Things are progressing, slowly but surely. We have been running into the perfect storm of illness (I have had no fewer than 3 very intense cold/flus this year), weather, and time commitments. It seems like whenever we have some time off, it’s pouring rain, and whenever it’s nice outside, we are either working, or have other engagements. C’est La Vie. Things have progressed fairly slowly up until now. At this point, we need to get a friend to take us to Home Depot to get a few more pieces of lumber (plans changed partway through the construction of the pen and we are going to end up needing more lumber than we currently have), plus some clear polycarbonate roofing material for the covered portion.
The pond portion is something that I have had a great deal of anxiety about. We got the backing plates glued to the liner successfully(woohoo!!), and even got the big hole for the drain drilled out, we just had to drill the 4 auxiliary holes necessary for clamping the drain on, then install the drain and glue the crap out of it. But drilling things scared me, and I kept putting it off. Sunday morning, we finally bit the bullet and committed to just getting it DONE (and out of the living room). So we did. And it seemed to work just fine (knock on wood). The adhesive that we used is a pretty intense marine grade adhesive-sealant that I have been recommended separately by 2 different people. The only down side is that it takes a full week to cure, and more than 48 hours before it even stops being tacky. I know this because I stuck my finger in it last night and then smeared the glue everywhere. Gross.
The tube said that as soon as the tube is punctured, it begins curing, regardless of whether the tube has been resealed, so we decided to just use the entire tube. Most of it is inside the bottom of the drain area. It’s cupped, so we just filled it up with goo, then went around the outside with it, and anywhere else we thought there may be any potential for it to leak. There’s a cardboard box under the pond liner on the inside to catch any potential drips that may sneak past things.
And knowing how tough it is to get motivated to work on these projects, I bribed a couple friends with burgers and beer if they would give us a hand, on the nicest day we’ve had so far this year. We needed to get a few “rafters” up to support the roof, and get that bad boy stained! Staining anything outdoors in spring in Washington is a problematic proposition. It needs to be nice for a few days prior to the “staining day” to help dry out the wood and make it receptive to stain. Then it needs to be nice on the day you stain, and the following day, to allow the stain time to dry. Timing this to a weekend is particularly tough(it pretty much rains all weekend every weekend, even if we have 5 solid days of sun during the week), but we lucked out this time and had the perfect sunny-day timetable. So they installed the rafter pieces while I went over the doghouse with some leftover deck stain(a light cedar color), and then we all set about getting the entire structure stained.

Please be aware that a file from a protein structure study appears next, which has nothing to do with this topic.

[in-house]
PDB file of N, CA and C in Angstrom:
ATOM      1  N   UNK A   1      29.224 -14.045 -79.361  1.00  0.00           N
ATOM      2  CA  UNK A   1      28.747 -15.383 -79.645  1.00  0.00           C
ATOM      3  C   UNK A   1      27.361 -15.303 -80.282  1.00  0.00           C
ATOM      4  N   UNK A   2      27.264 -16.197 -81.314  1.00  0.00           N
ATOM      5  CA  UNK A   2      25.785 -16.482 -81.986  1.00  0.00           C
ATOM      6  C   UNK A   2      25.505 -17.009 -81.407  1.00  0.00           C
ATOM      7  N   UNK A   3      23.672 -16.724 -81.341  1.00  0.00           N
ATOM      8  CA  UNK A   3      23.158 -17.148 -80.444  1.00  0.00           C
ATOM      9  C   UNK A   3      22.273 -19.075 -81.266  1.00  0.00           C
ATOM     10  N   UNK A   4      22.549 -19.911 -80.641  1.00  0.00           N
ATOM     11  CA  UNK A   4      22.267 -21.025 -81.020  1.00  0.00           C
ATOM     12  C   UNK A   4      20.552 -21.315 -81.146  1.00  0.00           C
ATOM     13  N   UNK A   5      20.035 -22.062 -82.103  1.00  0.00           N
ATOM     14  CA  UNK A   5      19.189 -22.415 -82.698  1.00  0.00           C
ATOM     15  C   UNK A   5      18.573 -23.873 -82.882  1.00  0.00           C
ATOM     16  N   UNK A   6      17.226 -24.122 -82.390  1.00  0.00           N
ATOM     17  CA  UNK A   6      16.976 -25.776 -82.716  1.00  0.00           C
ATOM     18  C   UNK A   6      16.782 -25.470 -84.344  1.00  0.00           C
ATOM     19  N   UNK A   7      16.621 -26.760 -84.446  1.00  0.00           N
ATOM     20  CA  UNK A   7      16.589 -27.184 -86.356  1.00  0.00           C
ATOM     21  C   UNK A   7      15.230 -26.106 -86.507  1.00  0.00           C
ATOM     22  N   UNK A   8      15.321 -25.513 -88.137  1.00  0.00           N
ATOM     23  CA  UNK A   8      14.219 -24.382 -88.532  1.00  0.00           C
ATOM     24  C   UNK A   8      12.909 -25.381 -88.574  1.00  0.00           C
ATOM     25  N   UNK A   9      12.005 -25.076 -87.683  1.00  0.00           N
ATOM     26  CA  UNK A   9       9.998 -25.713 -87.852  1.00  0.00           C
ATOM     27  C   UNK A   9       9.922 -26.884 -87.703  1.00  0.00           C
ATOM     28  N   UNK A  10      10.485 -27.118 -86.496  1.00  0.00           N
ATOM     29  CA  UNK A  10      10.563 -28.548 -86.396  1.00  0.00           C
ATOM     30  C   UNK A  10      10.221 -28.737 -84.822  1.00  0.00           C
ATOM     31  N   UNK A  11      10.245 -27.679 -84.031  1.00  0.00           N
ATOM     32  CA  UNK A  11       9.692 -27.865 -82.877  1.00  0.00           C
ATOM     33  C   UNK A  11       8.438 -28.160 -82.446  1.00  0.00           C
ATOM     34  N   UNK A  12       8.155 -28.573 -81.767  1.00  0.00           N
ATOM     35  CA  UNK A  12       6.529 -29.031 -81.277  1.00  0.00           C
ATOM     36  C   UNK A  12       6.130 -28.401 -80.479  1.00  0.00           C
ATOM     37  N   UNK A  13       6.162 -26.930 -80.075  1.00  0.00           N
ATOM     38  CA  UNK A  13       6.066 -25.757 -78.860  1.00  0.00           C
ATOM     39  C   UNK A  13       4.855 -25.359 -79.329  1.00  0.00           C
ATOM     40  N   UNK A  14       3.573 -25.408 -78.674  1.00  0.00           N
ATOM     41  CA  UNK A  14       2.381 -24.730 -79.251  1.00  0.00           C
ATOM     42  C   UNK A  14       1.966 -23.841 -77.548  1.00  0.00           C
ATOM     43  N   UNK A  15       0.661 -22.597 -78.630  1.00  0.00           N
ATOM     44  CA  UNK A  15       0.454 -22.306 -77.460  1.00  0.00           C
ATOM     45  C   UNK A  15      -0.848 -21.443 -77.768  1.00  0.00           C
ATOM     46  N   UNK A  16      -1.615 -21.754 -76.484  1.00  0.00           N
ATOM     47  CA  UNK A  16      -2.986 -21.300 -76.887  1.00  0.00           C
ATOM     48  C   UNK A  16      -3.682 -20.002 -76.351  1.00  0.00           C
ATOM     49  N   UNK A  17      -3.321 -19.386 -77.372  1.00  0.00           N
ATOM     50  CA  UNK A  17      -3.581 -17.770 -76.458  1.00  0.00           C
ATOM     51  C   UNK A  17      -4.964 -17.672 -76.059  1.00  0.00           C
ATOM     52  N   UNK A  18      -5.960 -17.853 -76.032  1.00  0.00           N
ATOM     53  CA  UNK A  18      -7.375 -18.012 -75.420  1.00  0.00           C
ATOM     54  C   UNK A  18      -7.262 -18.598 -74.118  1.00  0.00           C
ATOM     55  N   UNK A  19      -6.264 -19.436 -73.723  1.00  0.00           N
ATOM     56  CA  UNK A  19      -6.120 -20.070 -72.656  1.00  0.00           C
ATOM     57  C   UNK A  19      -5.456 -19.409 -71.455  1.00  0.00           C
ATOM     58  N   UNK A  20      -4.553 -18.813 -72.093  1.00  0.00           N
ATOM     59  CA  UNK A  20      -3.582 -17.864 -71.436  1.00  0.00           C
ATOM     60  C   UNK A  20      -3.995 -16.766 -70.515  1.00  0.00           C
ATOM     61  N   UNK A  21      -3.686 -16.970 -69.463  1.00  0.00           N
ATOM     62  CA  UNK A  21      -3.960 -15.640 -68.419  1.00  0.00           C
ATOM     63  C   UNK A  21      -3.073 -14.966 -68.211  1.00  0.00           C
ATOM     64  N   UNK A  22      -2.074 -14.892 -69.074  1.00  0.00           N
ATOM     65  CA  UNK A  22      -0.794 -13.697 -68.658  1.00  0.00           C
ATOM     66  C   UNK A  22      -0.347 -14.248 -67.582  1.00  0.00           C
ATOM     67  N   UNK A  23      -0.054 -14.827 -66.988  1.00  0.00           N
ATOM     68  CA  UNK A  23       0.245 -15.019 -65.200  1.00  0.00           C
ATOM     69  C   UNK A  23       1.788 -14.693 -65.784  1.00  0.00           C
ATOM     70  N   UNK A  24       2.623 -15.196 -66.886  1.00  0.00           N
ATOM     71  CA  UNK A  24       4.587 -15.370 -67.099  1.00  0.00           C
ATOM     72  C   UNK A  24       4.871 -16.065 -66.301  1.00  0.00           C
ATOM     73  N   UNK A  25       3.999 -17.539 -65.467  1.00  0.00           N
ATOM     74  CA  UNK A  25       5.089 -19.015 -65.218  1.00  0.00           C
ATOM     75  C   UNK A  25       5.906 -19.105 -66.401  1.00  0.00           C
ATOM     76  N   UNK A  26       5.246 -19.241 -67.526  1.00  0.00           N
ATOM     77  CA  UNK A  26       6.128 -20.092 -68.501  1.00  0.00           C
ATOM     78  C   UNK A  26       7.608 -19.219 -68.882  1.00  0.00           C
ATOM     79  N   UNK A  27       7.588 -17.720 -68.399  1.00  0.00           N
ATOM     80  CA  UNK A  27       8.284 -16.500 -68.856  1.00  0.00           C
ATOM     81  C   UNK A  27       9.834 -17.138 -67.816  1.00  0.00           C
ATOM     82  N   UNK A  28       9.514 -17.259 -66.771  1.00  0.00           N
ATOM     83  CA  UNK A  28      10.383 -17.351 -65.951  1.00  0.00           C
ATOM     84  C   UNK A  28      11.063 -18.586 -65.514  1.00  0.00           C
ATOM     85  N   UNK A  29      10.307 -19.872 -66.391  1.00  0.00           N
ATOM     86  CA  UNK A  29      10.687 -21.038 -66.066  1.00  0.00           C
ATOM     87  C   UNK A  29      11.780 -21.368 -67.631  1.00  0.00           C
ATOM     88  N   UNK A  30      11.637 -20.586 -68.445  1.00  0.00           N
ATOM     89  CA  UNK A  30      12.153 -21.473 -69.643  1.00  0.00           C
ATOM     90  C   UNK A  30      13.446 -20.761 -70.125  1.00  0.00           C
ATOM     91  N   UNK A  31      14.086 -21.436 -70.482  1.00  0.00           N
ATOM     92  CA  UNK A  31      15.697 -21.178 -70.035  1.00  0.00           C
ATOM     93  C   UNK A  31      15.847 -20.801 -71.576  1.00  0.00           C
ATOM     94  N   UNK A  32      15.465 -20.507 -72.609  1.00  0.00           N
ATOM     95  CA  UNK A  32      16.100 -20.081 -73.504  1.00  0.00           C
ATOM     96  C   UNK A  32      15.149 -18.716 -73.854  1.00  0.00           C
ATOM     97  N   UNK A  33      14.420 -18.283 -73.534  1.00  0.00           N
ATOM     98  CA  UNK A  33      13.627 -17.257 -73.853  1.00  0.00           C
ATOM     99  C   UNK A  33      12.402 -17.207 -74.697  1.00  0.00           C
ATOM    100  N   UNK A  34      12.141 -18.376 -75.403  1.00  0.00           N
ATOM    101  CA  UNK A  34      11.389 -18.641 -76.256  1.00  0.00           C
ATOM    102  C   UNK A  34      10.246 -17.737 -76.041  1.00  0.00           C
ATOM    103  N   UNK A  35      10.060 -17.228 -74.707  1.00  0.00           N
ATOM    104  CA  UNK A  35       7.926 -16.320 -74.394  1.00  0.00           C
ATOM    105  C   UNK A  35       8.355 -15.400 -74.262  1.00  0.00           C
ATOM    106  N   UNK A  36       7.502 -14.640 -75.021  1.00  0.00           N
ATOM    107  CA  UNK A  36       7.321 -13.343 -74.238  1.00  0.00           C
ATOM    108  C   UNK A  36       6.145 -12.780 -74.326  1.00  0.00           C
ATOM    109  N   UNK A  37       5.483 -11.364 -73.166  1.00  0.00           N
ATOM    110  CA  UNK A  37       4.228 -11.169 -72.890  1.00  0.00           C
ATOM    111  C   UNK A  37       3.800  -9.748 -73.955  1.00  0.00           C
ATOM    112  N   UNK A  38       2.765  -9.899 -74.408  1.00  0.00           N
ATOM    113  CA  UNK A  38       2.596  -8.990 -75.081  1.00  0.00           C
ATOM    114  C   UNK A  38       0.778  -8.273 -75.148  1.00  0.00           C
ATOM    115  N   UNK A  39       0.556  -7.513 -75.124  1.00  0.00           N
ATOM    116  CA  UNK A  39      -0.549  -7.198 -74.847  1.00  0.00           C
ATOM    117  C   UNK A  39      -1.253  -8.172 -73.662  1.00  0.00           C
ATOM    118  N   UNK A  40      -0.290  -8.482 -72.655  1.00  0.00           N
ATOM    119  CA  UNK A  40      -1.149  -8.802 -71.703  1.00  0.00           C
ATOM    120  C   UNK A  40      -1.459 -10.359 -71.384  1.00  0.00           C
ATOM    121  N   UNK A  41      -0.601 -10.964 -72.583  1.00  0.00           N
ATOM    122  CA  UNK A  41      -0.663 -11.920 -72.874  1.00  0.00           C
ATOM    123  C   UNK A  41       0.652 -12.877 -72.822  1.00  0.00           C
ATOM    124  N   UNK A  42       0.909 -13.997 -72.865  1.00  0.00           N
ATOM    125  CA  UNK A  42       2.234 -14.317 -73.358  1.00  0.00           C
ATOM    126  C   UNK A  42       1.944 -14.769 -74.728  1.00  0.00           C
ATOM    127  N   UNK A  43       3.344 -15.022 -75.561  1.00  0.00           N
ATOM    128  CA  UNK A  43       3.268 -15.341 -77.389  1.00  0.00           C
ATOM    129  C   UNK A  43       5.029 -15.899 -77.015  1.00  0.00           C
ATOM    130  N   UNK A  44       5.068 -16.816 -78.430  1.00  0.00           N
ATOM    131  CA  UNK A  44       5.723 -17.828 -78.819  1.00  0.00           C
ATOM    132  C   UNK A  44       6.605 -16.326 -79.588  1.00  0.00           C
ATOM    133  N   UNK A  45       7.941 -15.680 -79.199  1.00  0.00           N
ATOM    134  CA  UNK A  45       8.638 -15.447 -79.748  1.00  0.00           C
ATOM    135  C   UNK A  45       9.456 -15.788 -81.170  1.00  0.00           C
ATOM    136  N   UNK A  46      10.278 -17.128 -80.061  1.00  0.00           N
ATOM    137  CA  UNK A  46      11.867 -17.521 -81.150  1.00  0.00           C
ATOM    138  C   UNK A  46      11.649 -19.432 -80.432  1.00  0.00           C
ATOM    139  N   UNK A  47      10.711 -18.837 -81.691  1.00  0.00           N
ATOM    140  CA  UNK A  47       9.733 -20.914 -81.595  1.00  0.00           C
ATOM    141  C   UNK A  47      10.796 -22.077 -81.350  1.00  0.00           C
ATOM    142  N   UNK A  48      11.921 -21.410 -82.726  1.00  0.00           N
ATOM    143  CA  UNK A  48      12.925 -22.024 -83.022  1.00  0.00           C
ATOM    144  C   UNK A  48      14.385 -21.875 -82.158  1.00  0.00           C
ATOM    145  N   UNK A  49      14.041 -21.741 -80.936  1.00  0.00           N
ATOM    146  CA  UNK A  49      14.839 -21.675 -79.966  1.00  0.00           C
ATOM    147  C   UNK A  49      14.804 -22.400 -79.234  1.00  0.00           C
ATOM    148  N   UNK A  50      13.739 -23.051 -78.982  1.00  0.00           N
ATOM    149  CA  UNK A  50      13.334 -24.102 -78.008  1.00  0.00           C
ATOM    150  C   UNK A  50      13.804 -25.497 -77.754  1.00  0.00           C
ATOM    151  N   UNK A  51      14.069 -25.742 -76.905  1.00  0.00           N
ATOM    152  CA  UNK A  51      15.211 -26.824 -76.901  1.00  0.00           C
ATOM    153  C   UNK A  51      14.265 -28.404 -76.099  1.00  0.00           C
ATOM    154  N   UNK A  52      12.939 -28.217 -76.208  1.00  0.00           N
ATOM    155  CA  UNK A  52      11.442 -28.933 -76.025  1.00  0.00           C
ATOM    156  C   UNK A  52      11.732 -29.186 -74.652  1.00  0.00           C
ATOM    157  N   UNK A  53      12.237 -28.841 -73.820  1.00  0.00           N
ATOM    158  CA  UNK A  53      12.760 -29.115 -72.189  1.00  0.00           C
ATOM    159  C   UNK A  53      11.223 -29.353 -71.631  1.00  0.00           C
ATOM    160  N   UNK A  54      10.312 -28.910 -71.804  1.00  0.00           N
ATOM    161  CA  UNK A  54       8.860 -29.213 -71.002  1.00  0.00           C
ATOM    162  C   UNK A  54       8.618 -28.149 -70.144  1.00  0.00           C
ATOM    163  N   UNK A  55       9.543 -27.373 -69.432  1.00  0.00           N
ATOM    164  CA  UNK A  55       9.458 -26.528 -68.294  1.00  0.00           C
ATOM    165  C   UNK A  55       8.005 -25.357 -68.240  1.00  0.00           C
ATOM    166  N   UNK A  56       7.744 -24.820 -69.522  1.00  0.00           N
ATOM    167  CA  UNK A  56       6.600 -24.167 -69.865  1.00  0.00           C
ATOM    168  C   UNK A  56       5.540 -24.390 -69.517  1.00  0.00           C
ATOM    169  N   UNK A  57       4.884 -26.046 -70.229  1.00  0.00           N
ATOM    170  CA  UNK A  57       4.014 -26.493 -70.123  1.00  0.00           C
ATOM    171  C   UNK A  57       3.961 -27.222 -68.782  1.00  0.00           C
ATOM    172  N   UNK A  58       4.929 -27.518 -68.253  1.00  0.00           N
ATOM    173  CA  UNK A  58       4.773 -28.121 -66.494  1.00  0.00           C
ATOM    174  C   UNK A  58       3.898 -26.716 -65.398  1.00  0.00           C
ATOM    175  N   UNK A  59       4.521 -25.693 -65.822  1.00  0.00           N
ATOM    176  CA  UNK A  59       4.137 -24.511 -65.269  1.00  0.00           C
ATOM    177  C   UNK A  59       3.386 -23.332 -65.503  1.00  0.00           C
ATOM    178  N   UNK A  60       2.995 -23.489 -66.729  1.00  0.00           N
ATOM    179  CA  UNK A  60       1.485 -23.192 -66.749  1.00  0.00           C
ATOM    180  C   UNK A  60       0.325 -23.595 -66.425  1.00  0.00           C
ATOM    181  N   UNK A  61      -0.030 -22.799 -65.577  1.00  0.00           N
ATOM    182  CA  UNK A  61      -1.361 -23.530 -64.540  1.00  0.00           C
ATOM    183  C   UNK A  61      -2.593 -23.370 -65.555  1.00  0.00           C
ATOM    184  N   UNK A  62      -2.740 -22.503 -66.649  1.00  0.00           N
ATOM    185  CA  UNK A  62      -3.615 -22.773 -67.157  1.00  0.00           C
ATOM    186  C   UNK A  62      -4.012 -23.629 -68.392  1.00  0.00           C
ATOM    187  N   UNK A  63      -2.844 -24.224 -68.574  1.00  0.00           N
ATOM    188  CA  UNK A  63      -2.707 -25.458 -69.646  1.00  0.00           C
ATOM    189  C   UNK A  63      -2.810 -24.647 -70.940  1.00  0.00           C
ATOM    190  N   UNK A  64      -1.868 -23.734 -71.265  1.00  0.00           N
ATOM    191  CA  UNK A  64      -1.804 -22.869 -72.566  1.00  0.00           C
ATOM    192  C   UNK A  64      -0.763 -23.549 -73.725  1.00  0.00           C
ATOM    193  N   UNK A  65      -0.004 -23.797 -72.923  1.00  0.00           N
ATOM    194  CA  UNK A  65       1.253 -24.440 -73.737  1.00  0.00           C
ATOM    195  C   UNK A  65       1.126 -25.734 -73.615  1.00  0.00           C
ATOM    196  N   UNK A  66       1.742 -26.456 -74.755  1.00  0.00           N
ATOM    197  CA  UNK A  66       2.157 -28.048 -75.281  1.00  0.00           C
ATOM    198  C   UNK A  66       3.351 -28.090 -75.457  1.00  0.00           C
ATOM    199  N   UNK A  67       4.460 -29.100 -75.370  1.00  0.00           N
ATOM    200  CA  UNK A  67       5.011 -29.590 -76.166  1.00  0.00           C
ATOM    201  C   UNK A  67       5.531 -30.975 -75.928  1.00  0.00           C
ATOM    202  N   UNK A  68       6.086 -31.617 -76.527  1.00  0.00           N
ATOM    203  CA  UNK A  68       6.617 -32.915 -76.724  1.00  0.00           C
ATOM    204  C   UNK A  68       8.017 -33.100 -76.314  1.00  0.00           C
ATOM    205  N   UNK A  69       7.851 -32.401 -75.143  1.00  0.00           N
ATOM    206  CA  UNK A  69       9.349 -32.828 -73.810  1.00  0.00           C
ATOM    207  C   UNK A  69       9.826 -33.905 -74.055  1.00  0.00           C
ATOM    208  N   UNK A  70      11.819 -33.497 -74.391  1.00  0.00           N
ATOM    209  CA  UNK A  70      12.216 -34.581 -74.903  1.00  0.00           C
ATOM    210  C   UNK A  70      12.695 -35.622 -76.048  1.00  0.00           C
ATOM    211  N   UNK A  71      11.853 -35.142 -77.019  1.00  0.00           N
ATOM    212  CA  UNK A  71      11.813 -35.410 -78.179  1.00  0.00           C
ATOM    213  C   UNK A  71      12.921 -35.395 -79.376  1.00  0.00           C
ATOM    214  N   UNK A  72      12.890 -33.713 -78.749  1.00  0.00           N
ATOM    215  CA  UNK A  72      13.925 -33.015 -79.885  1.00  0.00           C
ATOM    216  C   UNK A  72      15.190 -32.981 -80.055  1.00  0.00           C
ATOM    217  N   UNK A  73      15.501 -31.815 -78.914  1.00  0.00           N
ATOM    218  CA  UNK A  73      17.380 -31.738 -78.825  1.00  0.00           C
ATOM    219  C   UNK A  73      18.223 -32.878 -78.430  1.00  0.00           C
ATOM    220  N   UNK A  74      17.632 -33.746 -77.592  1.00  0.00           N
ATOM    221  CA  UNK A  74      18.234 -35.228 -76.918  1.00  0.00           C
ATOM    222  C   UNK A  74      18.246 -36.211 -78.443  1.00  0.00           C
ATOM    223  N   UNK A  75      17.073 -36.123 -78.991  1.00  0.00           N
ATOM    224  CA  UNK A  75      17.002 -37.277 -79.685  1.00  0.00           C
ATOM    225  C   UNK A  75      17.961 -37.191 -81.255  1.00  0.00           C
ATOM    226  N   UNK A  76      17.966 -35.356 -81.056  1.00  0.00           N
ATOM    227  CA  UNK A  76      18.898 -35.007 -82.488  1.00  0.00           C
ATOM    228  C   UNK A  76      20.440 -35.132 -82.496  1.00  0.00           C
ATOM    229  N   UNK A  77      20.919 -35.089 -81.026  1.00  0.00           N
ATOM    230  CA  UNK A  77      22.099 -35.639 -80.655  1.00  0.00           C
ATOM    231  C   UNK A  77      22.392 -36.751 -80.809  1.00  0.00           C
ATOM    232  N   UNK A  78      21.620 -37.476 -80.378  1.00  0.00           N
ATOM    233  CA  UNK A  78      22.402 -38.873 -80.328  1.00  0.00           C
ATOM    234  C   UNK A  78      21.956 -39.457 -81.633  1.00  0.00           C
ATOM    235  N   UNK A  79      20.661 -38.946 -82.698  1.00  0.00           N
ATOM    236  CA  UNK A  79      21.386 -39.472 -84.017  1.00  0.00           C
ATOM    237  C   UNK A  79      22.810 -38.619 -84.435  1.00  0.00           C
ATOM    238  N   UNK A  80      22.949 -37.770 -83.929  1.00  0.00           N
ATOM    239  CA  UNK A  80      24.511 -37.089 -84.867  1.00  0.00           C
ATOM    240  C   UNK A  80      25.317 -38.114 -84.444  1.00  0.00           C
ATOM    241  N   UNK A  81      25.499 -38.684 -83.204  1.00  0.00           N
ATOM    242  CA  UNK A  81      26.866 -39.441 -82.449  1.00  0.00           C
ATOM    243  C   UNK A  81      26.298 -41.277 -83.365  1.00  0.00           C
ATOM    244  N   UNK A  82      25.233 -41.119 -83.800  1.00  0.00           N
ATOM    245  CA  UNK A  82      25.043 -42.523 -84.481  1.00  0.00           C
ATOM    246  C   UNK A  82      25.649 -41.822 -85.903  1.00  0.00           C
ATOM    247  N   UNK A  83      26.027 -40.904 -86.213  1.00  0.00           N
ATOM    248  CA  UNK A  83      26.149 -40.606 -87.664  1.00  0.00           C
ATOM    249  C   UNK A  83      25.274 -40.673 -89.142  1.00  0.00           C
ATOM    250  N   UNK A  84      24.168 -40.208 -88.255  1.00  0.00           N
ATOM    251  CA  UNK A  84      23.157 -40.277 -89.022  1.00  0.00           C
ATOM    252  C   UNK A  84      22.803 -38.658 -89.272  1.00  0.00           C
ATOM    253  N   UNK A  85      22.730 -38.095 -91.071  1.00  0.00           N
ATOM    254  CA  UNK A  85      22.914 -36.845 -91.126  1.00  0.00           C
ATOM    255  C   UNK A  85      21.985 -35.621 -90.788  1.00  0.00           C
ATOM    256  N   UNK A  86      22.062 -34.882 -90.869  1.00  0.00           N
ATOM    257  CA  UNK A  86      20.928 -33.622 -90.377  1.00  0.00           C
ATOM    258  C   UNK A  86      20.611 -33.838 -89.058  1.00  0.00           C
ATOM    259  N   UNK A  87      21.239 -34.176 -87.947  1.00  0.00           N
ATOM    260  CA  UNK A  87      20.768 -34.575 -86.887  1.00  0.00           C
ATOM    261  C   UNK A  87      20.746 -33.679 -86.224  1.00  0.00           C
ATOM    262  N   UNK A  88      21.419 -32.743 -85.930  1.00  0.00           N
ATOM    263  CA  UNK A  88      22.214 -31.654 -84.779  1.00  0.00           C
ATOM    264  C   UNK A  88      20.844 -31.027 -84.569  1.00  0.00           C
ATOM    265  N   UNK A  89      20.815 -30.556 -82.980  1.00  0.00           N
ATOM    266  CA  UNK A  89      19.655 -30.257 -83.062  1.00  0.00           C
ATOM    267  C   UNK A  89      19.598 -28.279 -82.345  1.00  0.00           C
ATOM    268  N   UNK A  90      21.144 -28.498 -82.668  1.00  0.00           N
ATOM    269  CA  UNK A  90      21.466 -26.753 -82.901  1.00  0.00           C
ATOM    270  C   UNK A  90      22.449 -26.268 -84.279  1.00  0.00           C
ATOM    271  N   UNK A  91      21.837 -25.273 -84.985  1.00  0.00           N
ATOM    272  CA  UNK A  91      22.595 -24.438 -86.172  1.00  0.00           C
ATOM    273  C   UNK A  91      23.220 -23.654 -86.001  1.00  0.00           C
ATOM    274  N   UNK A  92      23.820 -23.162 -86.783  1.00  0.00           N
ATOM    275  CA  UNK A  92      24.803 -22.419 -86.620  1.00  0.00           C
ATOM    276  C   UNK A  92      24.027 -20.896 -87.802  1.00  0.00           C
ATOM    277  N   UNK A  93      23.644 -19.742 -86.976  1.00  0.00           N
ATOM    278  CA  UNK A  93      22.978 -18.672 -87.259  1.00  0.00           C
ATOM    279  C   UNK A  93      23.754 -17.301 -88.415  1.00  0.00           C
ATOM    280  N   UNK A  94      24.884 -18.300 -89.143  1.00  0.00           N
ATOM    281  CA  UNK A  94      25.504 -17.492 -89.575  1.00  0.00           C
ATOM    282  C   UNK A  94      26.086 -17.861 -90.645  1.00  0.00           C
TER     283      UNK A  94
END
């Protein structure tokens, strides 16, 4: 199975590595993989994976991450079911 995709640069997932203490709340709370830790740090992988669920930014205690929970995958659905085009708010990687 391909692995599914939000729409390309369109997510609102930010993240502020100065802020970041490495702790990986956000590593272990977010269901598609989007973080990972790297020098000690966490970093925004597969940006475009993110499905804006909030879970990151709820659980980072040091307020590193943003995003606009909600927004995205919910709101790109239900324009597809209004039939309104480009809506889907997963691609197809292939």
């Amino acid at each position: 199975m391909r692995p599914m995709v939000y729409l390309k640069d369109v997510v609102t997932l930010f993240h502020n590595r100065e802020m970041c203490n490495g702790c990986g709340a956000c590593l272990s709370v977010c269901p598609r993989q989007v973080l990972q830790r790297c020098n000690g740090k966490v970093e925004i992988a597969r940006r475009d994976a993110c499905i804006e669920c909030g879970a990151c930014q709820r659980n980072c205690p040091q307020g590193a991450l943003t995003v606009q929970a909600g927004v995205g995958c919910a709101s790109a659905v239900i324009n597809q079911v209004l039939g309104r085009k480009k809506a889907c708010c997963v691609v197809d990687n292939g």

Well… Almost all of it. We tried to cut the top of the posts off with the sawzall, but the switch broke like 3 seconds into the first post. So we need to fix the sawzall. Anyway, that’s why those aren’t stained. They’re getting cut off.
After the staining was done, it was time for burgers, and beer, and Boris begging for food.
The next portions of the project include:
*Hooking up pluming and burying the pond (it’ll be early next week at the soonest – the glue needs to set)
*Putting up and staining remaining 1 “roof” beam to support the wire fencing over the top of the pen
*Installing polycarbonate roofing
*Installing “roof” portion of the wire fencing
*Installing wall sections of the wire fencing
*Staining and then putting up horizontal supports for wire fencing
*Grading entire pen, and burying the underground portion of wire fencing
*Building, staining, affixing wire fencing to, and installing doors
*Grading the entry-area to the pen, burying fencing under the doors, then laying down pavers on top of the buried fencing.
*Levelling out the “slab” area for the duckhouse, and putting that in
*Going to the feed store for food, oyster shells, and straw
*Setting up feeder, waterer, etc
*Filling and testing the pond
*Getting some dang ducks!